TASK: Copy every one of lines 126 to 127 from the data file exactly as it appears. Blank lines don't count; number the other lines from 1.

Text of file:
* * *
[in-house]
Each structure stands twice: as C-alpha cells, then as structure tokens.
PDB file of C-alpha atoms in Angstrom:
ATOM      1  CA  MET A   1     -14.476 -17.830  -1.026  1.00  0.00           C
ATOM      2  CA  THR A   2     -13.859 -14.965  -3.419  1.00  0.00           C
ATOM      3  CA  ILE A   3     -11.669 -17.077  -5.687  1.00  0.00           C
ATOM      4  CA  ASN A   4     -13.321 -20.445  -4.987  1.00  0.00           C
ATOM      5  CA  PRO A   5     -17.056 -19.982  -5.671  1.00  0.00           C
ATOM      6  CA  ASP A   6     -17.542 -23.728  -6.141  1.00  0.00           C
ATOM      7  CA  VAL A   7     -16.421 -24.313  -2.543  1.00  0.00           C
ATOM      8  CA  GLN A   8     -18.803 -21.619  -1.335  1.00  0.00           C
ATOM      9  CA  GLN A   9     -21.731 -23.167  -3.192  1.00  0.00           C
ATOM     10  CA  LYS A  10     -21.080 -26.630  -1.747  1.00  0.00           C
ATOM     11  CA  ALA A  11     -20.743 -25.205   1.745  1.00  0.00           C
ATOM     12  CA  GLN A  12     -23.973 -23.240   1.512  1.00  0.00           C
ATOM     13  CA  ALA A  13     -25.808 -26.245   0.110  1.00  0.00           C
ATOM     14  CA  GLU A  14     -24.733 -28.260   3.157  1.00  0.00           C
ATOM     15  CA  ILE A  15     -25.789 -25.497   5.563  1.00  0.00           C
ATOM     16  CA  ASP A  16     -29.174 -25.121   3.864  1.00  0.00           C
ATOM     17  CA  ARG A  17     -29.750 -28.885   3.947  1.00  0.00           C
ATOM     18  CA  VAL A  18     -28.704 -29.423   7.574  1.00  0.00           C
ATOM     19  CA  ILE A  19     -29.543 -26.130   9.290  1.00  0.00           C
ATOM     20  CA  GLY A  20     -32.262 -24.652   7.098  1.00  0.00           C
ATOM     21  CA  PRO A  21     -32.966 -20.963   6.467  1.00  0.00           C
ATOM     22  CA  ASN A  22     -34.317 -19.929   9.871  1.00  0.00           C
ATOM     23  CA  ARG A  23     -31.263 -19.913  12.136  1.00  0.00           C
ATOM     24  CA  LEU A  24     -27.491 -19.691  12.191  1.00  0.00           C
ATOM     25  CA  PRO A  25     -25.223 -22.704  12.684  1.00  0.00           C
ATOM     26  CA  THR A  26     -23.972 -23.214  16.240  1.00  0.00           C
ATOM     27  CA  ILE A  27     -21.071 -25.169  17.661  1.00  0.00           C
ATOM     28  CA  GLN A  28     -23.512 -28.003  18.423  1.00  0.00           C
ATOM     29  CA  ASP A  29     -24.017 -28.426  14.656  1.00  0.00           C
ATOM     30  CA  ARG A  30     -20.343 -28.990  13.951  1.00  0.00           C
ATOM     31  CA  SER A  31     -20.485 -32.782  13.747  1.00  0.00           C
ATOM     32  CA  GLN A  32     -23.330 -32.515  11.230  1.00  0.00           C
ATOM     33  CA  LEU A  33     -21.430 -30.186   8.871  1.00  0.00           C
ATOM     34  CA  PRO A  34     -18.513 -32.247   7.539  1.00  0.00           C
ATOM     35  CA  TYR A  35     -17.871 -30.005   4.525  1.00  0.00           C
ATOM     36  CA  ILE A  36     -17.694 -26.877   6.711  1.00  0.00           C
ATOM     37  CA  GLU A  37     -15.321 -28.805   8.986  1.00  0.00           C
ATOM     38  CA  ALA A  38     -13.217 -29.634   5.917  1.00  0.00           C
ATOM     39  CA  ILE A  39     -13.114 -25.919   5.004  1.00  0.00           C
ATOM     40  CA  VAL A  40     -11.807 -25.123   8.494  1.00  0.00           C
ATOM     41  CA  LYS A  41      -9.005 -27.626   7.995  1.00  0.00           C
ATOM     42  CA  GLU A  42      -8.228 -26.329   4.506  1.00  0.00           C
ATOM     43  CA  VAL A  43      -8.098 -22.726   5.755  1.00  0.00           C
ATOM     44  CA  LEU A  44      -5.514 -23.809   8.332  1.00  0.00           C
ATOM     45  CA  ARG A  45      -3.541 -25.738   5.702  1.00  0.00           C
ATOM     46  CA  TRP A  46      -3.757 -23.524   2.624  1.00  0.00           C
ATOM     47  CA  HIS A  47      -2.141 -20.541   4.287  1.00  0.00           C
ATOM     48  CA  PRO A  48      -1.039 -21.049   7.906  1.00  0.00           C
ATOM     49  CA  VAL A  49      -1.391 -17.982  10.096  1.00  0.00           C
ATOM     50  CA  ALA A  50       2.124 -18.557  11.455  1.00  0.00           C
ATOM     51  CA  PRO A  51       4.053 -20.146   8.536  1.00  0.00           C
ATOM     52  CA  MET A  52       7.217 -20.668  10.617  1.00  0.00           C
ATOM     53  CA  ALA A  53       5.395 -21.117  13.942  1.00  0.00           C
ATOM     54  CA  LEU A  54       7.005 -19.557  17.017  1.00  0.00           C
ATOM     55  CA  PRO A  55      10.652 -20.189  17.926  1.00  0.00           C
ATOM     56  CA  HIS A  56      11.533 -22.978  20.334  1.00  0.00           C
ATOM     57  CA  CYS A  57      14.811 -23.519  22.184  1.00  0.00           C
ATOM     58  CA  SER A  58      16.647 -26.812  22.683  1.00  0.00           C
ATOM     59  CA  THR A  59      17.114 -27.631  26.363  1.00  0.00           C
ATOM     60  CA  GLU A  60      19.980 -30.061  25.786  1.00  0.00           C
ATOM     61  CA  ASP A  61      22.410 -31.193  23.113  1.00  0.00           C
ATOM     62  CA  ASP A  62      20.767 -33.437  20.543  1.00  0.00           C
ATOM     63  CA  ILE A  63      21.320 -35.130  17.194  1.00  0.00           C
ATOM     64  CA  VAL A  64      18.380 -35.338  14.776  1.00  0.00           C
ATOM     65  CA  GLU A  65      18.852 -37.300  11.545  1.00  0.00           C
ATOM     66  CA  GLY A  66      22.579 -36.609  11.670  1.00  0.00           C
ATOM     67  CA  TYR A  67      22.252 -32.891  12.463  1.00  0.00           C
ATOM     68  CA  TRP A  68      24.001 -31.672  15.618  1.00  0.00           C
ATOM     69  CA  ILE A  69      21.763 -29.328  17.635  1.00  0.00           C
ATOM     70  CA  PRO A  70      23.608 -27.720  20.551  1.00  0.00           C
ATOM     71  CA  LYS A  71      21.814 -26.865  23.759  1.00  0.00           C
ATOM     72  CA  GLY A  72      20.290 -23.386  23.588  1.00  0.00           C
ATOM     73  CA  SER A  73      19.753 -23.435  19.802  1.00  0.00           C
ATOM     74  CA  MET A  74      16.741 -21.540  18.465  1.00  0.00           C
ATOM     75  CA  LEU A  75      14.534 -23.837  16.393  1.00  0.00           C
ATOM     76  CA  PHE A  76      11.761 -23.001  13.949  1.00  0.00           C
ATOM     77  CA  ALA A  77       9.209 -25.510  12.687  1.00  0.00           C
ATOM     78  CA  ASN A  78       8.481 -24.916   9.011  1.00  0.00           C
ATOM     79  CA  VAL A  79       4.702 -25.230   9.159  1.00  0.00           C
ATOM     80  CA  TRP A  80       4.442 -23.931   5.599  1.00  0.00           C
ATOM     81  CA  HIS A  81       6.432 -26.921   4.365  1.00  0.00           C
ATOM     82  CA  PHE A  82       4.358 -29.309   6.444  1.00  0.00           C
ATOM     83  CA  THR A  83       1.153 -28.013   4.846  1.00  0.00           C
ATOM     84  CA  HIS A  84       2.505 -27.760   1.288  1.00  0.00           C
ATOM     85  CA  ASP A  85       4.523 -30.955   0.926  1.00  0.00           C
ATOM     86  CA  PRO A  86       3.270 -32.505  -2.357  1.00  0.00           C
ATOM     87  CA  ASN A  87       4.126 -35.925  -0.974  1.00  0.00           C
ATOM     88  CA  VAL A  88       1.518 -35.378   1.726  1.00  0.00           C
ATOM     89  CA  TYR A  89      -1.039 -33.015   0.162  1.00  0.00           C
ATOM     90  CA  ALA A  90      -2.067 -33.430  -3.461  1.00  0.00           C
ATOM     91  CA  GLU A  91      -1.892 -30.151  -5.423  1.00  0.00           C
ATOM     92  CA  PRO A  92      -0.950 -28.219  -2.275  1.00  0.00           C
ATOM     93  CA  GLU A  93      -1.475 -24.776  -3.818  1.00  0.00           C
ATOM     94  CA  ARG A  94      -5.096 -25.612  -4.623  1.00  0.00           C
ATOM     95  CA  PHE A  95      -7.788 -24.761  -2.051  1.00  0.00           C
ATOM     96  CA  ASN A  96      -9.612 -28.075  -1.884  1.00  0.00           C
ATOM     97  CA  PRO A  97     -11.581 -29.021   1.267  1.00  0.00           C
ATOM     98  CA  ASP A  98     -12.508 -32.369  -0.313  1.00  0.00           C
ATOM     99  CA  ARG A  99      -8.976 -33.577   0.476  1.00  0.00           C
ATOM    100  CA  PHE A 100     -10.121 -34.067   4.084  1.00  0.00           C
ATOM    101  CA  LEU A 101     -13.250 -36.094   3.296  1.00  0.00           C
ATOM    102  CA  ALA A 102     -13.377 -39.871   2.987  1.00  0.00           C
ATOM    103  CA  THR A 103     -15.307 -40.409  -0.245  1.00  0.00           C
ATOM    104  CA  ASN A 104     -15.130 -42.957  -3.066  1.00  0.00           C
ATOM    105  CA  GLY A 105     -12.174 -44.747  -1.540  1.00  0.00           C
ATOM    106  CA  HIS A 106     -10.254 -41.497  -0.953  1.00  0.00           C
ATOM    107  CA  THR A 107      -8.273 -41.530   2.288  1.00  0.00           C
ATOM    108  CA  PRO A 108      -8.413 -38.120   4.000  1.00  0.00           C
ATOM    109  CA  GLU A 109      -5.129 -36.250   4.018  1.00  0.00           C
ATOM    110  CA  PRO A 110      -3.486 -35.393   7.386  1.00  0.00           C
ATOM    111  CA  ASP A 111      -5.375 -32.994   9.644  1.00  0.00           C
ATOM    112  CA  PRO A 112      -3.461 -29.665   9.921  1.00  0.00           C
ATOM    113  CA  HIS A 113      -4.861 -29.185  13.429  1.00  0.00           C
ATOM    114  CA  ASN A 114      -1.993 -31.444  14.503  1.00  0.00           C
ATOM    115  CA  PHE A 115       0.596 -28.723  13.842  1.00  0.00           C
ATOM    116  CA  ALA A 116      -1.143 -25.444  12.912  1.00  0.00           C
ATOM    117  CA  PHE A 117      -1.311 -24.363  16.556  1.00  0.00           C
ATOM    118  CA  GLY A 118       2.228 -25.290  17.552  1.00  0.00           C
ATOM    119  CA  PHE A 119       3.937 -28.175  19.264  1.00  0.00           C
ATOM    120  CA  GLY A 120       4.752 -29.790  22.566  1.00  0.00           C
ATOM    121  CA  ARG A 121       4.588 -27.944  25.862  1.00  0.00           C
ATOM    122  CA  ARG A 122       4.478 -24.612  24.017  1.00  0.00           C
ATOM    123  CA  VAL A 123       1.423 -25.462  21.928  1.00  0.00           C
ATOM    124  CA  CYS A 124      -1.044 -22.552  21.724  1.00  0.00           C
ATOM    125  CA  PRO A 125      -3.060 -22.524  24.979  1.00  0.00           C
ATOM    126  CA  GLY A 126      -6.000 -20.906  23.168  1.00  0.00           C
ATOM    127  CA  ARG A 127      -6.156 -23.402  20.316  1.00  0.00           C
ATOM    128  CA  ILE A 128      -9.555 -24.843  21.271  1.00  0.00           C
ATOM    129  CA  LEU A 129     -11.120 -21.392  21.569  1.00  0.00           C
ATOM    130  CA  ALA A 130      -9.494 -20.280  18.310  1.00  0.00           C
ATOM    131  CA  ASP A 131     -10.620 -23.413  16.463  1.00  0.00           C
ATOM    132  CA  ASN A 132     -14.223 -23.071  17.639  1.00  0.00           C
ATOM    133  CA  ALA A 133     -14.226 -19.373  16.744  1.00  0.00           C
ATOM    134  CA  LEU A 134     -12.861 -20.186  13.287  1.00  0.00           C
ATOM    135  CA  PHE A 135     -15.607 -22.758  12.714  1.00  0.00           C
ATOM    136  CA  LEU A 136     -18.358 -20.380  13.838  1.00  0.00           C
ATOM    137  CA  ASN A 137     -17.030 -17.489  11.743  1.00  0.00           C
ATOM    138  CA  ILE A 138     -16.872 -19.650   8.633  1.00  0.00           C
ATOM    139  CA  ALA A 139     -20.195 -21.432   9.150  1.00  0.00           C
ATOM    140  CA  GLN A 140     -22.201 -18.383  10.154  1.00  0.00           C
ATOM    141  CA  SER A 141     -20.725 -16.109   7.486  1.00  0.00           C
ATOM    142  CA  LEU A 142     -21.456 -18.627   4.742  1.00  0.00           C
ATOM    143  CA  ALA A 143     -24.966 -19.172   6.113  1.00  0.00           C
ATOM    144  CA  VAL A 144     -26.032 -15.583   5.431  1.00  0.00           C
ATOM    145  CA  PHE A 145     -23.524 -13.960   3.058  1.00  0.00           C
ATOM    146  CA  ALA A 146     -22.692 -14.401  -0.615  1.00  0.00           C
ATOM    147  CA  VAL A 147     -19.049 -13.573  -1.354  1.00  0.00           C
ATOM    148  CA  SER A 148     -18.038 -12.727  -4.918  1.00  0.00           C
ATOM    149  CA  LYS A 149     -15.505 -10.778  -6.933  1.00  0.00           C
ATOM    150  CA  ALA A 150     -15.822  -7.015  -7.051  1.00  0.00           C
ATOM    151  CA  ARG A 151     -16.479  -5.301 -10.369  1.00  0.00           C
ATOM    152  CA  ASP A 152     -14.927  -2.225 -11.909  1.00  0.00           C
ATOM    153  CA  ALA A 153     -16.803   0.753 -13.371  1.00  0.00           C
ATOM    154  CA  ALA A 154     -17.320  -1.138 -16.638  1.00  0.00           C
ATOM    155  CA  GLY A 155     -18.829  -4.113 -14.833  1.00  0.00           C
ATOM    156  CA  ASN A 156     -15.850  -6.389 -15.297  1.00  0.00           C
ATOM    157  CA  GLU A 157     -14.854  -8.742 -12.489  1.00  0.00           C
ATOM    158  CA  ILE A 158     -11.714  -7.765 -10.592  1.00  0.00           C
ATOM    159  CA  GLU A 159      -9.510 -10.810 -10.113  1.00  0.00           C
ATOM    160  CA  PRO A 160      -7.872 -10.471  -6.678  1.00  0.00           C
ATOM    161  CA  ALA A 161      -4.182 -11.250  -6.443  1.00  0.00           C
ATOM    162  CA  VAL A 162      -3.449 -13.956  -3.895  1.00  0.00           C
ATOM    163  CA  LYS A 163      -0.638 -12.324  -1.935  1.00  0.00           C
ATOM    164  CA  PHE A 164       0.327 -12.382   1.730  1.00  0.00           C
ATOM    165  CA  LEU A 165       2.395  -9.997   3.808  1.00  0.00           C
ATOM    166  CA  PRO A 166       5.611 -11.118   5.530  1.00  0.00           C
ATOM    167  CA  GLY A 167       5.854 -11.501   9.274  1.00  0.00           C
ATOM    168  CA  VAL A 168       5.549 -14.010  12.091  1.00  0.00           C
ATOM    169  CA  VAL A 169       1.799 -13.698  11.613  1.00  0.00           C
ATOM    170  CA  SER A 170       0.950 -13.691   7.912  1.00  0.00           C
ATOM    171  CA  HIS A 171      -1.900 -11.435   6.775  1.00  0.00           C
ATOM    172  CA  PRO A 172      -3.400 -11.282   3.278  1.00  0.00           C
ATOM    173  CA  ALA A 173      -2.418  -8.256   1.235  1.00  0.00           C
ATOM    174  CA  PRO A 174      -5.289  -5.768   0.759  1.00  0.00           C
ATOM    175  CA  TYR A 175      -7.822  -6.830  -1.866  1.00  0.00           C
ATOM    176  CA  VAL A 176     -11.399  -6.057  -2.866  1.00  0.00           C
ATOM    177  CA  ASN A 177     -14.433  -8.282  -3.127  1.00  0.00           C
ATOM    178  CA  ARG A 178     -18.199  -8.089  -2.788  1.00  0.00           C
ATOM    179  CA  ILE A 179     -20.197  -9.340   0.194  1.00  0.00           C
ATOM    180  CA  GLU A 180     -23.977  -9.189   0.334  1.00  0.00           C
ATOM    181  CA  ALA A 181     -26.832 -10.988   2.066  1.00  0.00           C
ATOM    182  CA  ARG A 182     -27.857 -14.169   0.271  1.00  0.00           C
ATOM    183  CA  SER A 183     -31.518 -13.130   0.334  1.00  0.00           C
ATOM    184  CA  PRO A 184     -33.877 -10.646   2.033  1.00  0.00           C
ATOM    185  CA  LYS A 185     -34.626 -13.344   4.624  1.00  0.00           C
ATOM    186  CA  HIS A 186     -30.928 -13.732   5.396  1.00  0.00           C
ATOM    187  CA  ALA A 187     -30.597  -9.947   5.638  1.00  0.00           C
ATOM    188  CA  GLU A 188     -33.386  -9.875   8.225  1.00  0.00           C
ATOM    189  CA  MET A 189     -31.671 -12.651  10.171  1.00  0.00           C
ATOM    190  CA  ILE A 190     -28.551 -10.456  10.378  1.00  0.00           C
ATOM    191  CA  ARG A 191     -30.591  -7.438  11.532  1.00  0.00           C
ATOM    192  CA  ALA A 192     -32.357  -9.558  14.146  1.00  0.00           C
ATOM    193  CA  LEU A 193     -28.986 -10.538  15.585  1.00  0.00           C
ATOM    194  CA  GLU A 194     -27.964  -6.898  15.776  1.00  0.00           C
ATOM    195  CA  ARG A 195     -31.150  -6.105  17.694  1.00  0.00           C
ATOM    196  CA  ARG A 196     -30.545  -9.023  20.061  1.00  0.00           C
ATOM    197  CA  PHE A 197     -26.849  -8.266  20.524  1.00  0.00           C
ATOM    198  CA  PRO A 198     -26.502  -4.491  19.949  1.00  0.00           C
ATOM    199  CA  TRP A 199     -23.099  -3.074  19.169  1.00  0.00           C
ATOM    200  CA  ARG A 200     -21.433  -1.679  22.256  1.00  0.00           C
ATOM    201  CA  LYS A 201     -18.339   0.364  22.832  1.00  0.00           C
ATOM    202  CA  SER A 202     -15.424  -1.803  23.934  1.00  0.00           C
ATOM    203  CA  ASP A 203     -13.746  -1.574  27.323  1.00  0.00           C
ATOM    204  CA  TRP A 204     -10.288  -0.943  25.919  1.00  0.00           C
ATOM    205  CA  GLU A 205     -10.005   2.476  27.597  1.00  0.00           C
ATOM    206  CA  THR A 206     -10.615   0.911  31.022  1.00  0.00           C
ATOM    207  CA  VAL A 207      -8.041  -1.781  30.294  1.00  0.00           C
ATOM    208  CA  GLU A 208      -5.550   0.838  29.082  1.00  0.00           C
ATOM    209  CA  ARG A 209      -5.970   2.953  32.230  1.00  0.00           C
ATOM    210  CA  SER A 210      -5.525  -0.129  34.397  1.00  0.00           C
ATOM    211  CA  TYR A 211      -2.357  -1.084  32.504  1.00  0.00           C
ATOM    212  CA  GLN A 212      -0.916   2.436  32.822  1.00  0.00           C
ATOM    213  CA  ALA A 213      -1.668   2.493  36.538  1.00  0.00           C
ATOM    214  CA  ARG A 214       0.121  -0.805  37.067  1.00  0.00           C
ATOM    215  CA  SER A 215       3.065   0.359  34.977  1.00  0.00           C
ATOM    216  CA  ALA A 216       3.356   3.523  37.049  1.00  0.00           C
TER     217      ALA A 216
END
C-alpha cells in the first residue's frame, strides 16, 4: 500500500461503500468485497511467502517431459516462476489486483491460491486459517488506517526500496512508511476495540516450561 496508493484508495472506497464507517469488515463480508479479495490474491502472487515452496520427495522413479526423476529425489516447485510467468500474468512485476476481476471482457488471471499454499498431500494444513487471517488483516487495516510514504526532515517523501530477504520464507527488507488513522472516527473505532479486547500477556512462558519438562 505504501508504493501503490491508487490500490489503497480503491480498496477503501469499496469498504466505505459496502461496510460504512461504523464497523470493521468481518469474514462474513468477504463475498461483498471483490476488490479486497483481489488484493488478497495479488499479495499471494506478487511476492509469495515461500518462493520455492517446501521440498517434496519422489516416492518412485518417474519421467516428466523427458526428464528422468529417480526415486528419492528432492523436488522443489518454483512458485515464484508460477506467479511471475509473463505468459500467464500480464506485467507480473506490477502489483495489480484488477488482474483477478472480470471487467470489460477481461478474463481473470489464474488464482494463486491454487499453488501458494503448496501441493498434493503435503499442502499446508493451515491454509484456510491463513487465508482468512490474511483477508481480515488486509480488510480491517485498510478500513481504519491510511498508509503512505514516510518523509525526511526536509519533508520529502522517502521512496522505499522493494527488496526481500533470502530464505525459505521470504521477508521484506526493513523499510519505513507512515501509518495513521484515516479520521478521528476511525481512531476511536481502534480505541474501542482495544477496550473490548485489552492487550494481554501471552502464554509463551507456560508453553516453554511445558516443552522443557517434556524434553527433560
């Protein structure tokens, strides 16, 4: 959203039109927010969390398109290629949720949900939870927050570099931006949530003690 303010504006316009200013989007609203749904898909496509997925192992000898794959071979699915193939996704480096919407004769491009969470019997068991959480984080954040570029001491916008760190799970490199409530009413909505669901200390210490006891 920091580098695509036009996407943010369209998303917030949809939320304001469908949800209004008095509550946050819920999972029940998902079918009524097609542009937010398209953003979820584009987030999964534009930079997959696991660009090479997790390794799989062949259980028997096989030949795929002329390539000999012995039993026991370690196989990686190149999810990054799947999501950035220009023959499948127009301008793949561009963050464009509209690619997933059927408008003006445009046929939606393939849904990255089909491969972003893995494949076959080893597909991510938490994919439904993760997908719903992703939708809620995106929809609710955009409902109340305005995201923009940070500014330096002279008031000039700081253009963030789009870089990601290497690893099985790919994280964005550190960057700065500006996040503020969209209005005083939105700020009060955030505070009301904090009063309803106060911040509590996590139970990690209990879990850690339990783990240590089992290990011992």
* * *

ATOM    123  CA  VAL A 123       1.423 -25.462  21.928  1.00  0.00           C
ATOM    124  CA  CYS A 124      -1.044 -22.552  21.724  1.00  0.00           C